Burger Cooks Cost $7 Billion a Year in Government Aid

Hamburger grillers and other fast-food workers at restaurants such as McDonald’s Corp. (MCD) and Wendy’s Co. get about $7 billion a year in U.S. government aid, a report published today shows.

With jobs not paying enough for employees to meet their basic needs, an increasing number of working families must rely on publicly funded programs to make ends meet, according to a study from the University of California at Berkeley and the University of Illinois at Urbana-Champaign.

Fast-food employees have gone on strike this year to demand $15-an-hour pay and the right to form a union as income inequality in the U.S. grows. Fast-food cooks make $9 an hour on average, according to the Bureau of Labor Statistics. While thousands of workers have protested in cities including New York, Chicago, Los Angeles, Detroit and Milwaukee this year, the strikes have done little so far to change the restaurant sector, which employs more than 10 million Americans.

“The industry is a heavy user of minimum-wage and low-wage workers,” Sylvia Allegretto, an economist at Berkeley and an author of the report, said in an interview. “Low-wage workers today, in general, are making less than their counterparts did 50 years ago.”

Photographer: Matthew Staver/Bloomberg

More than half of fast-food worker families participate in U.S. government aid programs, compared with 25 percent of the total U.S. workforce, the report shows. Close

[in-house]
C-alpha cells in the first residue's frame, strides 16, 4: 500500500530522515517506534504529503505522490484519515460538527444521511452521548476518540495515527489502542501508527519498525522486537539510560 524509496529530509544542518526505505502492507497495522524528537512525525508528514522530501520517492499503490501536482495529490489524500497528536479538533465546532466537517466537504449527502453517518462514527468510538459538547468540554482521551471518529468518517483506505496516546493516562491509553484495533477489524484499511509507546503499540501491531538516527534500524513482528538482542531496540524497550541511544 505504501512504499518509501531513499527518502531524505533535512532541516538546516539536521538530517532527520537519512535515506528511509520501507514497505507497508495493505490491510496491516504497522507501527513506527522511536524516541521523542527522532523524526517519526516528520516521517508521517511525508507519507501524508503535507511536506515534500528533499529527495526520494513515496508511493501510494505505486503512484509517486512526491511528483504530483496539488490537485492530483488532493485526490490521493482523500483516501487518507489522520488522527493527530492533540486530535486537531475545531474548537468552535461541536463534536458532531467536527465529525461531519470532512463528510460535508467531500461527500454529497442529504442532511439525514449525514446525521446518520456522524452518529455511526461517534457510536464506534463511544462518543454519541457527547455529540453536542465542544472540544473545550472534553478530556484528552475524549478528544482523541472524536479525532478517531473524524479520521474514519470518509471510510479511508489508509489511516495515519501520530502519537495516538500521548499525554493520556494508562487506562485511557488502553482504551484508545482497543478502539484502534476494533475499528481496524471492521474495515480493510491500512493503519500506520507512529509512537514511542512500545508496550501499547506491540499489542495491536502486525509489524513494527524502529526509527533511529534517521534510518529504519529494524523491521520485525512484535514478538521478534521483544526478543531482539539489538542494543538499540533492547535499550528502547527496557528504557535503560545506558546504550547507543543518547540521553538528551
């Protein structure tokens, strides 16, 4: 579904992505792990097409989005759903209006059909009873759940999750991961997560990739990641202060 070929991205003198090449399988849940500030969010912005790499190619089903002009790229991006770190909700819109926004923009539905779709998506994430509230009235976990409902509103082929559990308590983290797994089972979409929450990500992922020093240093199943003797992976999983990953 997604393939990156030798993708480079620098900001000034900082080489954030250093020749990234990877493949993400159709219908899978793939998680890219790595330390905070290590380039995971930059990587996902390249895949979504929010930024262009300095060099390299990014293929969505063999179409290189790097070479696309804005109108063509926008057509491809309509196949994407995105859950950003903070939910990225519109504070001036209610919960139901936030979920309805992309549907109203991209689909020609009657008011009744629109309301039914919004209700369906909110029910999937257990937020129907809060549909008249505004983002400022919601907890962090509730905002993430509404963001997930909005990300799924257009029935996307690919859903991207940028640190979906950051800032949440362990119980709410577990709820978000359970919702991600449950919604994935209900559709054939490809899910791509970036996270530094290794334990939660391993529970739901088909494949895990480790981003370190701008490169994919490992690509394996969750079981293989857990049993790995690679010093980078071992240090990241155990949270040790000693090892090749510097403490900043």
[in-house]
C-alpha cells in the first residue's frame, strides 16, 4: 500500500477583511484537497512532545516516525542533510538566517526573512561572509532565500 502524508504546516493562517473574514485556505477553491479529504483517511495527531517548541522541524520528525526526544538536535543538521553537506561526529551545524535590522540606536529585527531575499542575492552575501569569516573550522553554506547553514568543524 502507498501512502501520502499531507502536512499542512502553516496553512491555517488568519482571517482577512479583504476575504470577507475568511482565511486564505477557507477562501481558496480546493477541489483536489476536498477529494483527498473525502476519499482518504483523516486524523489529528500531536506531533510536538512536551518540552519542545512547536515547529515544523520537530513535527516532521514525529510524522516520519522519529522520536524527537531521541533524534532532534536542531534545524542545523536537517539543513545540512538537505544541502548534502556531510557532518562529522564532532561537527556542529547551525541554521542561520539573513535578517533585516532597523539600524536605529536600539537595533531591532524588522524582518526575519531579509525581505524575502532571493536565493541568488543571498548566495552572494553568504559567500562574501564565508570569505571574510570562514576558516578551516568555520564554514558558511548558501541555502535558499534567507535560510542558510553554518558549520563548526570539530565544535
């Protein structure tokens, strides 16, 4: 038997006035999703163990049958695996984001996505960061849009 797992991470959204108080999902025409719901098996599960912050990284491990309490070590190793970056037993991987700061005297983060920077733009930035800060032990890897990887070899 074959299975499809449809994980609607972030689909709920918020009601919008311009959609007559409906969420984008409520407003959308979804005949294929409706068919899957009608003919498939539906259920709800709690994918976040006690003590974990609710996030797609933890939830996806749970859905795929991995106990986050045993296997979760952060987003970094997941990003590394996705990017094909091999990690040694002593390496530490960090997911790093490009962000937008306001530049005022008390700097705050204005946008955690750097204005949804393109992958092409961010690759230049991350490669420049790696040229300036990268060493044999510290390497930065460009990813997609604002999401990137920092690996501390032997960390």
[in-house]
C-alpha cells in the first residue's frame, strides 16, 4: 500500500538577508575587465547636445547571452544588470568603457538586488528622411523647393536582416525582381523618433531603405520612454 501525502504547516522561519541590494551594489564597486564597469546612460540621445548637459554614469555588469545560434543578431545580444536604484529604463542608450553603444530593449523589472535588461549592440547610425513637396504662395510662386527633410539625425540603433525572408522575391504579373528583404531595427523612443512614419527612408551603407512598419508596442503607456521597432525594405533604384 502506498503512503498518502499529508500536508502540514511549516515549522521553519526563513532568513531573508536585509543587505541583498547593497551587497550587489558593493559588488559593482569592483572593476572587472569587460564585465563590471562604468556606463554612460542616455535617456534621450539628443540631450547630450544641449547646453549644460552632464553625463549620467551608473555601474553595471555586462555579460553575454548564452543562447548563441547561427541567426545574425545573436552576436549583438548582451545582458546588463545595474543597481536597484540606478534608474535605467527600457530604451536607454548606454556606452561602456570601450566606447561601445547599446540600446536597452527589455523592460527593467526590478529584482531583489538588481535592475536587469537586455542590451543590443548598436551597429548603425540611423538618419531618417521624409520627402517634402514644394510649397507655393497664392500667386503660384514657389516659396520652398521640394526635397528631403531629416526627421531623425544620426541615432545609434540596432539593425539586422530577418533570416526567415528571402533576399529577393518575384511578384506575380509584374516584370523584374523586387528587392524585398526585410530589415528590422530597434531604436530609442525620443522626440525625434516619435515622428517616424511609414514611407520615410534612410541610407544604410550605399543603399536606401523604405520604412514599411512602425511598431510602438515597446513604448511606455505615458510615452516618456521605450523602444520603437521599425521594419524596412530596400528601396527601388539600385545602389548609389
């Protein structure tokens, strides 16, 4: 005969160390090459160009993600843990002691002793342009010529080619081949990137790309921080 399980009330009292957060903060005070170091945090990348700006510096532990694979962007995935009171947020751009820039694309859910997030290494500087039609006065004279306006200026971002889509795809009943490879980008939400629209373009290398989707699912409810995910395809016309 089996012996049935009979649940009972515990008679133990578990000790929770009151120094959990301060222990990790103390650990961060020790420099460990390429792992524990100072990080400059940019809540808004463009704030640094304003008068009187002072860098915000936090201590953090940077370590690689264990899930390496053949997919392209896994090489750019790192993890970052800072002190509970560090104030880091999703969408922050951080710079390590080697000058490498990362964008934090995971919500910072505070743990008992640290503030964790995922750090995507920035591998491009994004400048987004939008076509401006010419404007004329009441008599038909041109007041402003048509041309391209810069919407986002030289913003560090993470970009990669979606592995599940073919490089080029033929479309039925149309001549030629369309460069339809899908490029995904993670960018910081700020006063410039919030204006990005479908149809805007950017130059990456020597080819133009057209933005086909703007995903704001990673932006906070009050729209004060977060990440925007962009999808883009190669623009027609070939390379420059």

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Photographer: Matthew Staver/Bloomberg

More than half of fast-food worker families participate in U.S. government aid programs, compared with 25 percent of the total U.S. workforce, the report shows.

That’s why some fry cooks are finding it harder to pull themselves out of poverty and get ahead, she said.

When workers tap programs such as Medicaid, food stamps, the earned income tax credit and temporary aid for needy families to bridge the gap between paychecks, the cost is borne by taxpayers, according to the report which analyzed the years 2007 to 2011.

More than half of fast-food worker families participate in these government programs, compared with 25 percent of the total U.S. workforce, the report shows.

Congress last raised the minimum wage in 2009, and President Barack Obama’s call this year to increase it to $9 an hour from $7.25 has gone nowhere with lawmakers. Some states require pay that’s higher than the federal rate.

Worker advocacy group Fast Food Forward paid for the study. The New York-based organization receives funding from the Service Employees International Union.

To contact the reporter on this story: Leslie Patton in Chicago at lpatton5@bloomberg.net

To contact the editor responsible for this story: Robin Ajello at rajello@bloomberg.net

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